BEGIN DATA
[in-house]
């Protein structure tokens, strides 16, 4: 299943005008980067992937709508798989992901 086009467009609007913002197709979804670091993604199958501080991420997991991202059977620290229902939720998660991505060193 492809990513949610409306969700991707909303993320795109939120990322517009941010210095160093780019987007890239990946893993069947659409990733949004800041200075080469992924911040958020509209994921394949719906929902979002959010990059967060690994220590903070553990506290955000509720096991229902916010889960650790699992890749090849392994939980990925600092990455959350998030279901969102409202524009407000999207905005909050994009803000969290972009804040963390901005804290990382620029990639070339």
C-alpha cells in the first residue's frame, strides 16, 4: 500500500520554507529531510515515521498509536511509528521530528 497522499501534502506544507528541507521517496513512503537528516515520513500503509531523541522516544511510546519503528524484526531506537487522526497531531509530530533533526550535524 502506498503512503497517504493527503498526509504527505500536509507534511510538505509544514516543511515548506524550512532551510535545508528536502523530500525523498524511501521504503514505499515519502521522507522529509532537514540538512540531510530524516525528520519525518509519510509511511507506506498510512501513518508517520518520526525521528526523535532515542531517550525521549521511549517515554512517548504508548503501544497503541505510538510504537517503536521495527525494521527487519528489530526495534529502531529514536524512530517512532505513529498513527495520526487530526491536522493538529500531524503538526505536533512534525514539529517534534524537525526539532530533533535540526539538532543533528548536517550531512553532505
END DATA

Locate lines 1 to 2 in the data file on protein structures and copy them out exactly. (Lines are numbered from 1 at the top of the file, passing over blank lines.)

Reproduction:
[in-house]
């Protein structure tokens, strides 16, 4: 299943005008980067992937709508798989992901 086009467009609007913002197709979804670091993604199958501080991420997991991202059977620290229902939720998660991505060193 492809990513949610409306969700991707909303993320795109939120990322517009941010210095160093780019987007890239990946893993069947659409990733949004800041200075080469992924911040958020509209994921394949719906929902979002959010990059967060690994220590903070553990506290955000509720096991229902916010889960650790699992890749090849392994939980990925600092990455959350998030279901969102409202524009407000999207905005909050994009803000969290972009804040963390901005804290990382620029990639070339």